porsche hybrid front

Porsche Creates Hybrid With Thermodynamic Energy Recuperation

Porsche is entering this year’s Le Mans race with their 919 Hybrid – their self-titled most complex Porsche race car ever created. But what makes this car special? Their new hybrid drivetrain recovers energy lost in exhaust gasses and uses it to make the car more efficient.

Many technological advances that we see in ‘normal’ everyday cars have come from the world of car racing where the constant climb for a competitive edge, or the need to meet ever stricter race rules has led to engineering breakthroughs. For example this year at Le Mans, racers are only allowed to use 4.78 litres fuel per lap forcing manufacturers to look at ways to make their cars even more efficient.

Porsche's new system captures energy both under braking and acceleration.

Porsche’s new system captures energy both under braking and acceleration.

On top of this, the amount of pure electrical energy independent from the traditional engine each driver can use per lap at Le Mans delivered as a boost is limited. The rules specify four classes of energy levels ranging from 2 to 8 megajoules (MJ). Porsche has registered the 919 Hybrid for the 6 megajoule category, which means that the car can use exactly 1.67 kilowatt hours (kWh) of energy per 13.629 km (8 mile) long lap on the Circuit des 24 Heures, since 3.6 megajoules is equivalent to 1 kilowatt hour (kWh). But what does this mean in real terms?

In 2013, the Le Mans winner covered 348 laps. Calculated over the same distance the new 919 Hybrid needs to generate and use 581.2 kilowatt hours (kWh). That’s enough to cover 4,576 km in the most efficient electric car that is currently available in the compact class, the new Volkswagen e-Golf – which would take you across the USA from coast to coast, from New York to Los Angeles.

Take a look at our review of the VW e-Up!

Alexander Hitzinger, Technical Director LMP1, said: “The recuperation of kinetic braking energy at the front axle has great potential with the axle load being dynamically shifted to the front when you brake, so a system that exploits this was a logical step. In favour of this solution we gave up a KERS on the rear axle. If you start with a naturally aspirated engine, KERS is the only option you have. But using turbocharging gave us another option, which is why we opted for using the energy from exhaust gases from the turbocharger.”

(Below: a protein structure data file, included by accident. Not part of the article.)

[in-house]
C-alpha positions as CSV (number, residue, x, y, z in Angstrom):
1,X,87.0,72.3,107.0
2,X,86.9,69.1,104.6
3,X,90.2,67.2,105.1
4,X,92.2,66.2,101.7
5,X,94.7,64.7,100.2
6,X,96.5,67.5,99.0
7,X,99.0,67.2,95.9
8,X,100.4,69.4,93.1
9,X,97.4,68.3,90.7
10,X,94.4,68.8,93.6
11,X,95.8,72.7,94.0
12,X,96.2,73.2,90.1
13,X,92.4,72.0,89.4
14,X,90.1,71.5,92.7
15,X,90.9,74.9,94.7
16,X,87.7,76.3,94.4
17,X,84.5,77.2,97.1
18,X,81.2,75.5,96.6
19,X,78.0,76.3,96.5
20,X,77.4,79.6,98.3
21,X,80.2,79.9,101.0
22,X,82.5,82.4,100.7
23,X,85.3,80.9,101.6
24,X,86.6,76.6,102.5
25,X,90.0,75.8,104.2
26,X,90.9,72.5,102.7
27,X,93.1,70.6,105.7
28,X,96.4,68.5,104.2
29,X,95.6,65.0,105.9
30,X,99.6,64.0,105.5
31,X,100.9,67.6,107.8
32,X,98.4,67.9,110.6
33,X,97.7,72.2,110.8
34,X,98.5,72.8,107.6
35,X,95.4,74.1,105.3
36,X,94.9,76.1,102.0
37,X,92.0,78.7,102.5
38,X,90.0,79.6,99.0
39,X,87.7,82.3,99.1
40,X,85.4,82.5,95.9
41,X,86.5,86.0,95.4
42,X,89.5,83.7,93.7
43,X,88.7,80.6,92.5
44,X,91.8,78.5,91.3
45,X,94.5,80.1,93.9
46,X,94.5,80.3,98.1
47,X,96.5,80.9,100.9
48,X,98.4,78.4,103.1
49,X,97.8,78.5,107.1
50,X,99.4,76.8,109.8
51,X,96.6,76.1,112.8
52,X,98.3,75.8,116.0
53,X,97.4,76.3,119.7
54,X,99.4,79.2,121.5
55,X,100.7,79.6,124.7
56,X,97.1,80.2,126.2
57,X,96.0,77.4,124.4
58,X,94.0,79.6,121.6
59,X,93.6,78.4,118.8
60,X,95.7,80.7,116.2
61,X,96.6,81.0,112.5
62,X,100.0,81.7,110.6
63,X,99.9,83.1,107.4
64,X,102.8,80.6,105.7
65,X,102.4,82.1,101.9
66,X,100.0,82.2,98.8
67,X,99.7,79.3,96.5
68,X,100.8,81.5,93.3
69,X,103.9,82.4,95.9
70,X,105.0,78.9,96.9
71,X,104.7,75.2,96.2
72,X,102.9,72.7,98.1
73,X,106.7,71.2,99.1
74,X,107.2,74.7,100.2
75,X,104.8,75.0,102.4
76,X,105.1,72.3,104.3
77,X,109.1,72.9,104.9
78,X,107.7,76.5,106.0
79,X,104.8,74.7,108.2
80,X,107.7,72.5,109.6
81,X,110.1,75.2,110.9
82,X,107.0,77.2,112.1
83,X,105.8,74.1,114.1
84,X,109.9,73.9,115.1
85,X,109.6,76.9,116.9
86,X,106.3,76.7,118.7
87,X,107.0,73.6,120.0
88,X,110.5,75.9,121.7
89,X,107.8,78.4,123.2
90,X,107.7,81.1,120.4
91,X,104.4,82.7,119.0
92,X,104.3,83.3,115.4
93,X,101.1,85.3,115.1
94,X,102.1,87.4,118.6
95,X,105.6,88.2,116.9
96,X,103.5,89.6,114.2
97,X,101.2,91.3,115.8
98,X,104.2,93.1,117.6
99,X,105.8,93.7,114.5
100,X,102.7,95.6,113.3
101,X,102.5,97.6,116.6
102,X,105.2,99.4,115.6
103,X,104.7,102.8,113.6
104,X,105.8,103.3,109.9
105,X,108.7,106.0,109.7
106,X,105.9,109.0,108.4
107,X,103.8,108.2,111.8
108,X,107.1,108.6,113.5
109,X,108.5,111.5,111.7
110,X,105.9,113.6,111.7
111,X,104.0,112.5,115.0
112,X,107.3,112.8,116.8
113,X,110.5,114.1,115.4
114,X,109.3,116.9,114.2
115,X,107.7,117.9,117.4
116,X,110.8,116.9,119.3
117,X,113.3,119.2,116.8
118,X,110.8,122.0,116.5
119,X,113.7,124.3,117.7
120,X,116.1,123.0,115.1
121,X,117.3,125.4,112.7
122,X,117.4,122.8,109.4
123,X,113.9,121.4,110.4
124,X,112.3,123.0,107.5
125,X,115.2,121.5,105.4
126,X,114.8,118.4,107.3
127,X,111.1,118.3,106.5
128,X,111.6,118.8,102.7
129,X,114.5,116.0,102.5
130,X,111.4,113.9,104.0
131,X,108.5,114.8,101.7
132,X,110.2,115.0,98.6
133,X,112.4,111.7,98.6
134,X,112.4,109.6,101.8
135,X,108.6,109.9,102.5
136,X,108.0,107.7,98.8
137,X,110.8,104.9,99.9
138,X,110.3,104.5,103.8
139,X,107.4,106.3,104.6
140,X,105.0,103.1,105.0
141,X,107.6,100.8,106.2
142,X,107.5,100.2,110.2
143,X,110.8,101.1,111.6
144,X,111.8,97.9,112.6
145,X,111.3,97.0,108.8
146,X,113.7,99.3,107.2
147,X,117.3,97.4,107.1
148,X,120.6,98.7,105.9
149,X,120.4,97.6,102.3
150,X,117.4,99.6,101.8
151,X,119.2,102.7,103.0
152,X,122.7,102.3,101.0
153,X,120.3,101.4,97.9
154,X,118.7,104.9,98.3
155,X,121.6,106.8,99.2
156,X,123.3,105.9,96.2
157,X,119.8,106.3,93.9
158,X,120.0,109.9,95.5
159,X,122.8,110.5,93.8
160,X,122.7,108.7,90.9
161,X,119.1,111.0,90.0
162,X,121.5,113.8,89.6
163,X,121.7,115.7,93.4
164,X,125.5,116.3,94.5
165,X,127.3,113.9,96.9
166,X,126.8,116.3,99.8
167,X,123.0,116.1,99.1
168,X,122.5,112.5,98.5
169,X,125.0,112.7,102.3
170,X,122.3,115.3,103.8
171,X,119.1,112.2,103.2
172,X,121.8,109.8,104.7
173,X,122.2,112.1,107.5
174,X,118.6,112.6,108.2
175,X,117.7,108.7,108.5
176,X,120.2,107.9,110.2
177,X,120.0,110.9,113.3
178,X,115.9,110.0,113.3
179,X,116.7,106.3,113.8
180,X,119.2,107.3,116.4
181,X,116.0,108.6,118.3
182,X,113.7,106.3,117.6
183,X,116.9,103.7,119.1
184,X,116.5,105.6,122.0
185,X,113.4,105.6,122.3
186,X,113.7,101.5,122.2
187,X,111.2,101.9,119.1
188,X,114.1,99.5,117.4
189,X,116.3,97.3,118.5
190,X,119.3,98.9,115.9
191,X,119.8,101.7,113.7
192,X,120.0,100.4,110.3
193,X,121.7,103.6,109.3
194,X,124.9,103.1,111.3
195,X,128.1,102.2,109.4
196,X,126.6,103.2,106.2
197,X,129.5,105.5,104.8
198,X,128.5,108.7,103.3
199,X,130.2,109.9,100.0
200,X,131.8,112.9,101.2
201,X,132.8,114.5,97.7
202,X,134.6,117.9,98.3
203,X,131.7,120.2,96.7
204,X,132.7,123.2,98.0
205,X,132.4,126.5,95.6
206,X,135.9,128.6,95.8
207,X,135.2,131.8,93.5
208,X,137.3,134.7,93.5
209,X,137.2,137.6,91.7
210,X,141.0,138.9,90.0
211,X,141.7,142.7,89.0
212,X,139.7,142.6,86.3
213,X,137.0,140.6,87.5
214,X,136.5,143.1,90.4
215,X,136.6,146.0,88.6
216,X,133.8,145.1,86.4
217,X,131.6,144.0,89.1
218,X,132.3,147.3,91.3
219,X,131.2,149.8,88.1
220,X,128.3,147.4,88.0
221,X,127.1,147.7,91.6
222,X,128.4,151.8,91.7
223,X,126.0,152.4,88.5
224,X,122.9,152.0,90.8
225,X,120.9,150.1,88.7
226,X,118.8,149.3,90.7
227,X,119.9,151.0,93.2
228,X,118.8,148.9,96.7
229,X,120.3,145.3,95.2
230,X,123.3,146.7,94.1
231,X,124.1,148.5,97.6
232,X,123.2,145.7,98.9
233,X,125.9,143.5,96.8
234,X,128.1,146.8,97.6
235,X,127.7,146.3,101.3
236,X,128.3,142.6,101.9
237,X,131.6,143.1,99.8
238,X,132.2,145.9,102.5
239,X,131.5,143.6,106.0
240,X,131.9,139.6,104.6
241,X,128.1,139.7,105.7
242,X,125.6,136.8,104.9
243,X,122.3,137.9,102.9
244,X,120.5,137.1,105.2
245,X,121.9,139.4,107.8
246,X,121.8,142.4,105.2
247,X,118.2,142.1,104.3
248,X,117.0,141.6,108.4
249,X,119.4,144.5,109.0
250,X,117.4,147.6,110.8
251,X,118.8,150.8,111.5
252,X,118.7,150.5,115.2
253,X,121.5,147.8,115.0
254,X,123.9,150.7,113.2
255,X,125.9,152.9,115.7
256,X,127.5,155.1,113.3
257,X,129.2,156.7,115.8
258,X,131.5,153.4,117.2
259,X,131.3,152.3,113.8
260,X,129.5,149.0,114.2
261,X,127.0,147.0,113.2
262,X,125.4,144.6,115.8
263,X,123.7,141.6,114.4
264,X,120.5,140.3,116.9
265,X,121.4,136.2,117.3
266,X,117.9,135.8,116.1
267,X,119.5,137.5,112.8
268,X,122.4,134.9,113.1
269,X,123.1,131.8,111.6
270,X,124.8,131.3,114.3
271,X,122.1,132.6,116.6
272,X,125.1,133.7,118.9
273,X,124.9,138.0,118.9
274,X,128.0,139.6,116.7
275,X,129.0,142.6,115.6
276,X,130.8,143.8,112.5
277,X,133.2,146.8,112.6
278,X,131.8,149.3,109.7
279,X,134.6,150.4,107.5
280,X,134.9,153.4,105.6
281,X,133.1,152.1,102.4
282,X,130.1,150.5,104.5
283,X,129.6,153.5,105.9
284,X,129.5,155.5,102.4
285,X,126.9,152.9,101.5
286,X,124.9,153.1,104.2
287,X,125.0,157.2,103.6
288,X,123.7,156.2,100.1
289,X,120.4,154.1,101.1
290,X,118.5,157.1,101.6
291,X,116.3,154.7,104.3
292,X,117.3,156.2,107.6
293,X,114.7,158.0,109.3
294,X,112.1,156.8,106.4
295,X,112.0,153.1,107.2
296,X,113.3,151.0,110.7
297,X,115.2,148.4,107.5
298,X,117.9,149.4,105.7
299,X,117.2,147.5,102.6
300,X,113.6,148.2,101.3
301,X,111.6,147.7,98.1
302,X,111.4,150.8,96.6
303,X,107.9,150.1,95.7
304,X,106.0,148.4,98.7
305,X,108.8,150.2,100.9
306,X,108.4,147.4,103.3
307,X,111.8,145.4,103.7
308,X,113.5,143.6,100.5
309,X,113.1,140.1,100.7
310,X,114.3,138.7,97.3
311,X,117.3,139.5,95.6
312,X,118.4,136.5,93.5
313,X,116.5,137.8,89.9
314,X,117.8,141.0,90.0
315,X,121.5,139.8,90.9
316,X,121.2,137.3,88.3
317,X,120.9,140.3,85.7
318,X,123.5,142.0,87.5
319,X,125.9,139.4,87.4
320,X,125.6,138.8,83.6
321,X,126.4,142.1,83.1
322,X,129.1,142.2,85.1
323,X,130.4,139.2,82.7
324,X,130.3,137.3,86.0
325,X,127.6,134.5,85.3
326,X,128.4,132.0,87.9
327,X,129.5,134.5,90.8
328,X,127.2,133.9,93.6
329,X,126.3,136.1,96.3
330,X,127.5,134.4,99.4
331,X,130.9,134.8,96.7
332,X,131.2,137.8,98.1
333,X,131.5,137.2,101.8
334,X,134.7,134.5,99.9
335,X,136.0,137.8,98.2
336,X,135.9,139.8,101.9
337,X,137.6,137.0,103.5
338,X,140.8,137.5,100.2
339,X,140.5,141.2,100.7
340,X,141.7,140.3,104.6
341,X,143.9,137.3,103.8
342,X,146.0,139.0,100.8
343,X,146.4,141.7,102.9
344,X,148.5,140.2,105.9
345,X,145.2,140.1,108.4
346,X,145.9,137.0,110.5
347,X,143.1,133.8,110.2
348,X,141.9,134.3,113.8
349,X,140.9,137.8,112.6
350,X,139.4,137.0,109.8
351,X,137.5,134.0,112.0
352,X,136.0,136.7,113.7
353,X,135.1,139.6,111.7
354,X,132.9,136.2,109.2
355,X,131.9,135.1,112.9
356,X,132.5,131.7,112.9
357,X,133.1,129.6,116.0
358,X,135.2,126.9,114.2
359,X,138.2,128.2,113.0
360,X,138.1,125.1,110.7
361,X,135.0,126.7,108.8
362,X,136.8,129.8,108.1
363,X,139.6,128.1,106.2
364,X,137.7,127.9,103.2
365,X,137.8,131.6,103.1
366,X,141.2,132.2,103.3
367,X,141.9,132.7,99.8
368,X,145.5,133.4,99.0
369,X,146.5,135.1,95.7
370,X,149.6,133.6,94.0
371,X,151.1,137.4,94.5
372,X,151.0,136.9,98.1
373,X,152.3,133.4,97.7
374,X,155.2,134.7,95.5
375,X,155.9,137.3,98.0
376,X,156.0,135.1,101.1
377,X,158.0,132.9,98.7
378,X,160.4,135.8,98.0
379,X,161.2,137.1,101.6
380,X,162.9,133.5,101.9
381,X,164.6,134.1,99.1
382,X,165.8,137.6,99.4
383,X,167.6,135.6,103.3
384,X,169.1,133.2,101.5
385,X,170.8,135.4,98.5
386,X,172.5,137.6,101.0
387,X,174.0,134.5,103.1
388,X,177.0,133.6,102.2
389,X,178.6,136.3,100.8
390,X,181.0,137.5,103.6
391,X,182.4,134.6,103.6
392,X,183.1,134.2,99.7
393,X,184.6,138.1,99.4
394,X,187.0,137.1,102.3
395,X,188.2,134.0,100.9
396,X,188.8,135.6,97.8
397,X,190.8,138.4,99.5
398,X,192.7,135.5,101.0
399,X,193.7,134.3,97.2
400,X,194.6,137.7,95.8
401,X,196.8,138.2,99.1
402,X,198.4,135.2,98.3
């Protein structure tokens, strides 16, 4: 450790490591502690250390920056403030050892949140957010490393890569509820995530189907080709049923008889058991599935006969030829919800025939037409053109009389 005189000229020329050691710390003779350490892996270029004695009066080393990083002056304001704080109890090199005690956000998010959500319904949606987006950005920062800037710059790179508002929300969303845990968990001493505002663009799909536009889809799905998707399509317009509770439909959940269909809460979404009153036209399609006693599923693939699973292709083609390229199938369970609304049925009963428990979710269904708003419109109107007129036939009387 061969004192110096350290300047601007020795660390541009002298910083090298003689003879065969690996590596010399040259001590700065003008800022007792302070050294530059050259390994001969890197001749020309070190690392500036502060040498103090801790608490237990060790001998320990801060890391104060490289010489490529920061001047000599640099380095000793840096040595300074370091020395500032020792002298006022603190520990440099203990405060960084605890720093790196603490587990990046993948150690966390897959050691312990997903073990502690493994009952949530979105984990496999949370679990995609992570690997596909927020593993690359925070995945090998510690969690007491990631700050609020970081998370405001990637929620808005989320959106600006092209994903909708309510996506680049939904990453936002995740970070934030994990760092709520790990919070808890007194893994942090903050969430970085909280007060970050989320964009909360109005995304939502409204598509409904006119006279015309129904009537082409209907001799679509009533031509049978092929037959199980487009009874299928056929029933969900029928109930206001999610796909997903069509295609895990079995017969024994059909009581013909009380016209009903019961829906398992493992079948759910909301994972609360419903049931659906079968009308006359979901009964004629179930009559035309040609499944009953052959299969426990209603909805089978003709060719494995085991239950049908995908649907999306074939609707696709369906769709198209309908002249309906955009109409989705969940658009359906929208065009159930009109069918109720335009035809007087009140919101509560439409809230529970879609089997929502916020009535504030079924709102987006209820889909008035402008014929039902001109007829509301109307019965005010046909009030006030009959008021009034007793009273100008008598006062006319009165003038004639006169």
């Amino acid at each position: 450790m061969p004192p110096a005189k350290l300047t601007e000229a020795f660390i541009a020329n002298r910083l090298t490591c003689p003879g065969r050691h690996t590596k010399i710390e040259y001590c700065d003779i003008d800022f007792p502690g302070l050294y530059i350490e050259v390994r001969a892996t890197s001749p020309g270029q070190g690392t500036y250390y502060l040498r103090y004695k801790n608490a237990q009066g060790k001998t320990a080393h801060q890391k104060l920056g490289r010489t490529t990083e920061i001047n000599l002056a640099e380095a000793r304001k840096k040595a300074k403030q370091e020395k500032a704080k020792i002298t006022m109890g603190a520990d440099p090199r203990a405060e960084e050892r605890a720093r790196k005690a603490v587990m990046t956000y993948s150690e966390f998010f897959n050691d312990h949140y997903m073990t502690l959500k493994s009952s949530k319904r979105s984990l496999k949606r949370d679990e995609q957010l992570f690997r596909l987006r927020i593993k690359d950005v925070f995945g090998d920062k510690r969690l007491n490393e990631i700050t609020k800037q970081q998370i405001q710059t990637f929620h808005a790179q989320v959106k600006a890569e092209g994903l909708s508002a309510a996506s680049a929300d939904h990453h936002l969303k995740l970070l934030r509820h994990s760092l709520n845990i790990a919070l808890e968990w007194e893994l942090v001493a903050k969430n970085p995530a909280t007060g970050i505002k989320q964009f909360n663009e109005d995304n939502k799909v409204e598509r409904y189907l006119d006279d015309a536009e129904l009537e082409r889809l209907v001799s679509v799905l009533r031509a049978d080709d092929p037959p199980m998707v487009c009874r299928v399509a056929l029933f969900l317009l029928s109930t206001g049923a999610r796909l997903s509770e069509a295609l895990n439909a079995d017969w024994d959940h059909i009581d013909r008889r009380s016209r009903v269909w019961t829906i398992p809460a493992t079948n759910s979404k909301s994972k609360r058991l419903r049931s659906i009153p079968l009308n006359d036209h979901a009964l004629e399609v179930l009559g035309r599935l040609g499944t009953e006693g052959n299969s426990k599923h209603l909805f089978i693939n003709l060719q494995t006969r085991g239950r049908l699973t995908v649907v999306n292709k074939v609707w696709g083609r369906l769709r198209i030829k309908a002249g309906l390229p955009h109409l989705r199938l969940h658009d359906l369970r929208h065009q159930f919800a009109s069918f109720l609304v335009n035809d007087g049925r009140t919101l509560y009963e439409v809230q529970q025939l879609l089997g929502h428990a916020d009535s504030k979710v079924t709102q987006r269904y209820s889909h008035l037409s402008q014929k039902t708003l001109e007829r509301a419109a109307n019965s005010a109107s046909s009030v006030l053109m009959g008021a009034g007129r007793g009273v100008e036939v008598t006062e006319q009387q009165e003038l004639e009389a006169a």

Will this technology trickle down?

Will this technology trickle down?

This principle basically uses an extra turbine generator unit instead of what is called the wastegate. This valve normally allows excess energy from exhaust gasses, that are not required to drive the compressor, to escape into the atmosphere.

Porsche uses this excess energy from exhaust gases to drive a second turbine, which in turn drives a generator that produces electrical energy. The new technology recuperates energy that has always been lost in other systems. This use of energy from exhaust gases makes the Porsche 919 Hybrid the only car in the field that recuperates energy not only when it brakes but also when it accelerates. Both systems direct kinetic and thermal energy converted into electrical energy back to a liquid cooled lithium ion battery.

What do you think of this new way to capture energy from an hybrid system? Is this something you could see being adapted to work on non-race cars? Let us know what you think.


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  • CDspeed

    It could work in ordinary hybrids, but why not go electric, and stop the silly game of squeezing more MPGs out of gasoline.

  • D. Harrower

    IMO, the only thing up for grabs for the future of transportation is the storage medium (super-capacitors, new battery chemistry, etc). Gasoline/petrol isn’t even in the running, no matter how many tricks or cheats they put in.

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